Speaking on Feb 2nd, NASA Administrator Charlie Bolden announced that “president Obama is proposing an additional $18.5 billion for NASA”, with the focus of building upon the “significant investments the administration has made in America’s space program over the past six years.” Similarly, other space agencies such as the Japanese Aeronautic Exploration Association (JAXA) have always been financed solely by government funds. Such government support aims to decrease the private marginal costs of production for suppliers by reducing input costs, such that the supply of space travel increases to a level that maximises social welfare (where the social marginal costs equal the social marginal benefits of producing space travel).

But while space travel may seem to be a win for all, will the global community be able to continue such pursuits in future? Current practises of sending shuttles into space for the benefit of today’s generations are arguably an unsustainable venture. This is because, particularly throughout the 20th century, the number of non-functional spacecraft, abandoned launch vehicle stages, mission-related debris and fragmentation debris has skyrocketed.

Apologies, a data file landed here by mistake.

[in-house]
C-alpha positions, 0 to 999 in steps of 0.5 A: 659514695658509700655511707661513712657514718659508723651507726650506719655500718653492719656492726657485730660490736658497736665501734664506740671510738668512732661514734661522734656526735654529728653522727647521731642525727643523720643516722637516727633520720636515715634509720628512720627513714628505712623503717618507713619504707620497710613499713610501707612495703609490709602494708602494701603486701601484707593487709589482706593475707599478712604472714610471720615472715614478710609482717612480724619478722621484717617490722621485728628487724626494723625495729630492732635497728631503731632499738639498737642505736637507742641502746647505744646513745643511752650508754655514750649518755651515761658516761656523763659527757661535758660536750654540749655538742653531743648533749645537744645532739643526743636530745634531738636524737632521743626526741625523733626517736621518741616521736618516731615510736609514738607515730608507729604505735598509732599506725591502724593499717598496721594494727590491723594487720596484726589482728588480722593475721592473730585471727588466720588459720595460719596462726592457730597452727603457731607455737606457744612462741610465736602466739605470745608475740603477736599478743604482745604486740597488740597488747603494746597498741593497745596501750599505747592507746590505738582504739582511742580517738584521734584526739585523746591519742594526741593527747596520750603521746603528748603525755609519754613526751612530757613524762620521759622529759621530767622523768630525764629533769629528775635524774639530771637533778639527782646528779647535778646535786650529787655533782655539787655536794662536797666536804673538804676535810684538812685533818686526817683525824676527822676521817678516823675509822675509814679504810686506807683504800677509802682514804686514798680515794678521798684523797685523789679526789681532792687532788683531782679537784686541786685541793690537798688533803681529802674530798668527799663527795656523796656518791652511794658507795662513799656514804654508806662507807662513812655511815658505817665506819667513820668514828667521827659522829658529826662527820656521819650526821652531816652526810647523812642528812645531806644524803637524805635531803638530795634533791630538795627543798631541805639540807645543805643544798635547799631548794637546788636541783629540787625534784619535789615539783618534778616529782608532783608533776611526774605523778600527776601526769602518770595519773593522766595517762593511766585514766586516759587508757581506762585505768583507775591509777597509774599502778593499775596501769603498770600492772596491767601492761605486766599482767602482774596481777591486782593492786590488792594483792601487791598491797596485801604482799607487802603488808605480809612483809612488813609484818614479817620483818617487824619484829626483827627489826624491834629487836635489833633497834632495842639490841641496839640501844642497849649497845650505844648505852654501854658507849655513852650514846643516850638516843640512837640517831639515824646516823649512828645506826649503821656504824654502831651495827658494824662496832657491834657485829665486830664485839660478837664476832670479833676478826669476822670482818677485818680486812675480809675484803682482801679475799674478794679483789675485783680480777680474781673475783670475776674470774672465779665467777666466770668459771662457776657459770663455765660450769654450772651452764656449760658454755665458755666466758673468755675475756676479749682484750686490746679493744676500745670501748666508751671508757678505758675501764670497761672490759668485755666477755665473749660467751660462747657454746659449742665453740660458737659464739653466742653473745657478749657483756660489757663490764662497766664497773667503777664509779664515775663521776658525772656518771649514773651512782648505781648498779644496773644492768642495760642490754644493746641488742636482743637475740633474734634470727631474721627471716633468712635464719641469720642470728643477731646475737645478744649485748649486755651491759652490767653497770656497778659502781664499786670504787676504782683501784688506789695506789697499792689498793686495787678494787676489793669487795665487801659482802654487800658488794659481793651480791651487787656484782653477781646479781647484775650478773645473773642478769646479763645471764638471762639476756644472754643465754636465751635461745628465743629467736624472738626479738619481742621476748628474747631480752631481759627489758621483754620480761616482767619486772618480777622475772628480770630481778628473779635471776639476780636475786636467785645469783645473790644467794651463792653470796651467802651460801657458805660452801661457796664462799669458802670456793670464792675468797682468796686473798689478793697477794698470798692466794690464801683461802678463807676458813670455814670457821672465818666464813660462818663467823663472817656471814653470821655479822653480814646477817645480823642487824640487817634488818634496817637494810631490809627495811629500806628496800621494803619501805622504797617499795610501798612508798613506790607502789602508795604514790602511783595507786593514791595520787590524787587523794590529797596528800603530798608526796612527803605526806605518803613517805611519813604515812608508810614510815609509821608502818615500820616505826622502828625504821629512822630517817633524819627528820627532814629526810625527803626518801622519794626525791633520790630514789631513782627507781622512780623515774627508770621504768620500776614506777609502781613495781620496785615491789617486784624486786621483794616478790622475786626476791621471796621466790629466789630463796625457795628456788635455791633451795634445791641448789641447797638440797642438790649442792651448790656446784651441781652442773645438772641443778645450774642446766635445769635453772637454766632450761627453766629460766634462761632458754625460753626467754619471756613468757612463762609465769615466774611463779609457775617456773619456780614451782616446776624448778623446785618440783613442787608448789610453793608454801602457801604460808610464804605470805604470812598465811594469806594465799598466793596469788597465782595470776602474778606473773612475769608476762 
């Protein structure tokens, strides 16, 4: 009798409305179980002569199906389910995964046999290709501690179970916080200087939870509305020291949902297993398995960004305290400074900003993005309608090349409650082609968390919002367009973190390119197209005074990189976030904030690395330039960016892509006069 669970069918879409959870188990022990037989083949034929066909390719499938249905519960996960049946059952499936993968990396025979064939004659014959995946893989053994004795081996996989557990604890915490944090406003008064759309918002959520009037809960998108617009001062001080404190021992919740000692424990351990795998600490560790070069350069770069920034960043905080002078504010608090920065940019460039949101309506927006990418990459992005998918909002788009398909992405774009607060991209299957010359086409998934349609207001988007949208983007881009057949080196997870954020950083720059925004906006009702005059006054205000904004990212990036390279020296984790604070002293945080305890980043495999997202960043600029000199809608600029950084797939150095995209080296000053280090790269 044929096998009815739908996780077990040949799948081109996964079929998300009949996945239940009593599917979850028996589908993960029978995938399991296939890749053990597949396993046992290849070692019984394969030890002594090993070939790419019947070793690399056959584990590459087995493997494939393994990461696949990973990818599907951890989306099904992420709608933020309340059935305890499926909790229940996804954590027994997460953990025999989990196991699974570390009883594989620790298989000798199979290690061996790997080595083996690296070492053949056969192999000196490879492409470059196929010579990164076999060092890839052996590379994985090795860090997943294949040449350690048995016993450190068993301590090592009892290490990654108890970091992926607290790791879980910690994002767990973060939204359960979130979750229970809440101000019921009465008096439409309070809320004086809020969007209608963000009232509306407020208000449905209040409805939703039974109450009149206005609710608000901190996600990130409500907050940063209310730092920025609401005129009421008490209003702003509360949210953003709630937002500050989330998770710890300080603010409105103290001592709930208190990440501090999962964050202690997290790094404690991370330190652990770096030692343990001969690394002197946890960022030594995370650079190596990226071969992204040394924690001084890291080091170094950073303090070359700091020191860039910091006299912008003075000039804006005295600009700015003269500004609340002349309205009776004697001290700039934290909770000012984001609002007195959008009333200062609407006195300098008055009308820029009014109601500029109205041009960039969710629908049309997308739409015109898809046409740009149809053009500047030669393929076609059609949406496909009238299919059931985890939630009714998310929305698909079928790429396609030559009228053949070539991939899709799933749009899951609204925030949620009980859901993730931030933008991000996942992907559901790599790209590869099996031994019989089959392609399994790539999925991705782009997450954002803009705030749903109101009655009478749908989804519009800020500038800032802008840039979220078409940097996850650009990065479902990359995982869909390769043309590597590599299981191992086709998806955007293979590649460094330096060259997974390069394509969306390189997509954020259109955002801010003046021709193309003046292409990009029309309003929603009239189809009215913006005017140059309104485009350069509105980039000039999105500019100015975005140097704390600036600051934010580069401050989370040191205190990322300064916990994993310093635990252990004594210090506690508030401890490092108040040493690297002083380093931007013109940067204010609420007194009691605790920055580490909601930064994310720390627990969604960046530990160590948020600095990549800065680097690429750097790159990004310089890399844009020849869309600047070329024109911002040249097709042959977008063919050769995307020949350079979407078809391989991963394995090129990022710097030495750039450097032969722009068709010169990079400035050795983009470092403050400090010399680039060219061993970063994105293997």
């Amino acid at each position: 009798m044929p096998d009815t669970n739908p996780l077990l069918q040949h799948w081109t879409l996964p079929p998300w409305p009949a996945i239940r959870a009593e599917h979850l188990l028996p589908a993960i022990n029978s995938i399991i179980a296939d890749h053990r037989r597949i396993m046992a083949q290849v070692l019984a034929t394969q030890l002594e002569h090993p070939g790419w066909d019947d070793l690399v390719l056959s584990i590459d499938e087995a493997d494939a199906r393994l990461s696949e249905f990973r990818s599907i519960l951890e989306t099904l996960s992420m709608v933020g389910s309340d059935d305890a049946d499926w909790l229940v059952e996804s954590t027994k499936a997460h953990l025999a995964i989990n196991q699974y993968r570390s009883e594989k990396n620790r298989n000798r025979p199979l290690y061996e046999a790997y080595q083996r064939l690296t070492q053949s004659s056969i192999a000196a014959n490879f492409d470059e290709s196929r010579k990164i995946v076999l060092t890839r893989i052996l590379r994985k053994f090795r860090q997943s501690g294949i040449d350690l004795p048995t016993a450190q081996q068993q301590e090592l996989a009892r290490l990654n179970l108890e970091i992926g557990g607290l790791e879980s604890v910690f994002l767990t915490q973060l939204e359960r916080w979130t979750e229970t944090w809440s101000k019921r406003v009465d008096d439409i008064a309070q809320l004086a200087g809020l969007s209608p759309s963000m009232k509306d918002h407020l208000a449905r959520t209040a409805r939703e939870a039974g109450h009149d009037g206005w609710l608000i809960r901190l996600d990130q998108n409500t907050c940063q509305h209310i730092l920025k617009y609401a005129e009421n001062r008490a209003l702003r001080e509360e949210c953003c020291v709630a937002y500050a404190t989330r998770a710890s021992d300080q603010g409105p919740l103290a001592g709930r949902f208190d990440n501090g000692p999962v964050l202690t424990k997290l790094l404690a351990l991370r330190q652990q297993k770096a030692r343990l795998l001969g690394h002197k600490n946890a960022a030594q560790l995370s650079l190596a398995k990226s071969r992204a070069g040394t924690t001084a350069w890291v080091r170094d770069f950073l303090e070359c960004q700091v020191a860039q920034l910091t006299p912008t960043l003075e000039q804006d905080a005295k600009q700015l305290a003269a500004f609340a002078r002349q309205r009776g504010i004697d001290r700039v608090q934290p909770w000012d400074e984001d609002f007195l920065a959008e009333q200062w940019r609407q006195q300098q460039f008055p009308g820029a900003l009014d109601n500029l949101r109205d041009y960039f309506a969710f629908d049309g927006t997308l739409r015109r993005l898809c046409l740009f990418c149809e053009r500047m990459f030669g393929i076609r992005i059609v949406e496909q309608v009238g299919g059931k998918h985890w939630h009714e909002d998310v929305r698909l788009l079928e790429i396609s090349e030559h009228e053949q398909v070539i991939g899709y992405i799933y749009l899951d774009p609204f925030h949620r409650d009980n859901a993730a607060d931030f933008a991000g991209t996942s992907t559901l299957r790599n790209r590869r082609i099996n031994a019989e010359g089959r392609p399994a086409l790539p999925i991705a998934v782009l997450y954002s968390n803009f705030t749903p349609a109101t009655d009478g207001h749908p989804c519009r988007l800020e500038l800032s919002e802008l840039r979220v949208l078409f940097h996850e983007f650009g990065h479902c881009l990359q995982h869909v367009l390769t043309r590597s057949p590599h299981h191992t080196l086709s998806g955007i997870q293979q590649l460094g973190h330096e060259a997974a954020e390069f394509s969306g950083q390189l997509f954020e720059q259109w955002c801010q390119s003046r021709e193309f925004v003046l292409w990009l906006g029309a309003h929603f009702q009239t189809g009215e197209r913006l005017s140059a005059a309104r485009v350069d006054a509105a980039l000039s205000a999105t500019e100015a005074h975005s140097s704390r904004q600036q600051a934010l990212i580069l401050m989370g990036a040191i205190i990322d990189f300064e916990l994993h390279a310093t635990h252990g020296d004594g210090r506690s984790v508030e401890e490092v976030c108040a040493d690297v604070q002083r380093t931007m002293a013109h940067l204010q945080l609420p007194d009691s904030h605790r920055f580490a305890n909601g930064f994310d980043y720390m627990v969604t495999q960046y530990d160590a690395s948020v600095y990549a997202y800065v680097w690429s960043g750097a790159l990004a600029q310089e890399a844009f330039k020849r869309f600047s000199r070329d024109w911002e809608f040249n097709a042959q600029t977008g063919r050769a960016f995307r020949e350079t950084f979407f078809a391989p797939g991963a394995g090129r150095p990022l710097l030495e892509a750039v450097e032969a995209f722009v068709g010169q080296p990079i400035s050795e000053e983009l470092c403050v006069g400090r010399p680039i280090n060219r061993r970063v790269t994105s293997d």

Over 500,000 pieces of space junk (useless debris orbiting Earth) are vigilantly being tracked in a bid to reduce the risk of collision with current and future missions. According to NASA chief Scientist for orbital debris Nicholas Johnson, “the greatest risk to space missions comes from non-trackable debris”, since even miniscule debris such as tiny paint flecks are able to damage spacecraft at high velocities. The degree of this issue was evident on February 10th in 2009, when an abandoned Russian satellite collided with a U.S. commercial satellite. The destruction added approximately 2000 pieces of space junk into orbit. Events like this demonstrate how the wrath of orbiting debris not only endangers current space operations, but increases the risk of future impact.